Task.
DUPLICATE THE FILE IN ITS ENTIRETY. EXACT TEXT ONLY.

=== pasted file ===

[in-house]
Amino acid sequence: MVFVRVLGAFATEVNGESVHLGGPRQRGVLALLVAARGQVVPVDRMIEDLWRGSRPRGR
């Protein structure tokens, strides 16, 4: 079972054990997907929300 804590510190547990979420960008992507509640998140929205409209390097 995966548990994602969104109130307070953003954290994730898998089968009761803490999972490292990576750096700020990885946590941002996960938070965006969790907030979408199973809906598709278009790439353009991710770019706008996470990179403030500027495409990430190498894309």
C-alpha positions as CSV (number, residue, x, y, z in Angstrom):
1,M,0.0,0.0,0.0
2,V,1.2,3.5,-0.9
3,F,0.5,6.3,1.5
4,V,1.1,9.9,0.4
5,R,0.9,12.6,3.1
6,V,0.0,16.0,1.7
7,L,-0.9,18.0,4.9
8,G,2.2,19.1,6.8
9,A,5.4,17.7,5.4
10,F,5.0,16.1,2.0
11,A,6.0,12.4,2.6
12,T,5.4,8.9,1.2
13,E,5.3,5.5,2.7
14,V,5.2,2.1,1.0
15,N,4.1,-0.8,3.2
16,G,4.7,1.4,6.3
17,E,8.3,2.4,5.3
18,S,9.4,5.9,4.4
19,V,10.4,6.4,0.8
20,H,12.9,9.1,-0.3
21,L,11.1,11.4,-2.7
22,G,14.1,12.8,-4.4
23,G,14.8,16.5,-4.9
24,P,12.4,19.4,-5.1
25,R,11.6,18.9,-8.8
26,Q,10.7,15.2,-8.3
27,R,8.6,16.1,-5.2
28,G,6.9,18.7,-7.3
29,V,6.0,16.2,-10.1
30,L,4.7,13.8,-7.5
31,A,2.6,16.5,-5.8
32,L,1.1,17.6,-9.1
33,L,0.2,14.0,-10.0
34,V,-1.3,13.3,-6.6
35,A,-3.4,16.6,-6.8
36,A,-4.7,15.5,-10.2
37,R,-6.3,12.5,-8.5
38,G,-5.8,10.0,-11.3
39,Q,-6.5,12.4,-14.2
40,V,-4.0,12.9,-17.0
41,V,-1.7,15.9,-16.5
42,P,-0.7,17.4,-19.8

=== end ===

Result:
[in-house]
Amino acid sequence: MVFVRVLGAFATEVNGESVHLGGPRQRGVLALLVAARGQVVPVDRMIEDLWRGSRPRGR
């Protein structure tokens, strides 16, 4: 079972054990997907929300 804590510190547990979420960008992507509640998140929205409209390097 995966548990994602969104109130307070953003954290994730898998089968009761803490999972490292990576750096700020990885946590941002996960938070965006969790907030979408199973809906598709278009790439353009991710770019706008996470990179403030500027495409990430190498894309």
C-alpha positions as CSV (number, residue, x, y, z in Angstrom):
1,M,0.0,0.0,0.0
2,V,1.2,3.5,-0.9
3,F,0.5,6.3,1.5
4,V,1.1,9.9,0.4
5,R,0.9,12.6,3.1
6,V,0.0,16.0,1.7
7,L,-0.9,18.0,4.9
8,G,2.2,19.1,6.8
9,A,5.4,17.7,5.4
10,F,5.0,16.1,2.0
11,A,6.0,12.4,2.6
12,T,5.4,8.9,1.2
13,E,5.3,5.5,2.7
14,V,5.2,2.1,1.0
15,N,4.1,-0.8,3.2
16,G,4.7,1.4,6.3
17,E,8.3,2.4,5.3
18,S,9.4,5.9,4.4
19,V,10.4,6.4,0.8
20,H,12.9,9.1,-0.3
21,L,11.1,11.4,-2.7
22,G,14.1,12.8,-4.4
23,G,14.8,16.5,-4.9
24,P,12.4,19.4,-5.1
25,R,11.6,18.9,-8.8
26,Q,10.7,15.2,-8.3
27,R,8.6,16.1,-5.2
28,G,6.9,18.7,-7.3
29,V,6.0,16.2,-10.1
30,L,4.7,13.8,-7.5
31,A,2.6,16.5,-5.8
32,L,1.1,17.6,-9.1
33,L,0.2,14.0,-10.0
34,V,-1.3,13.3,-6.6
35,A,-3.4,16.6,-6.8
36,A,-4.7,15.5,-10.2
37,R,-6.3,12.5,-8.5
38,G,-5.8,10.0,-11.3
39,Q,-6.5,12.4,-14.2
40,V,-4.0,12.9,-17.0
41,V,-1.7,15.9,-16.5
42,P,-0.7,17.4,-19.8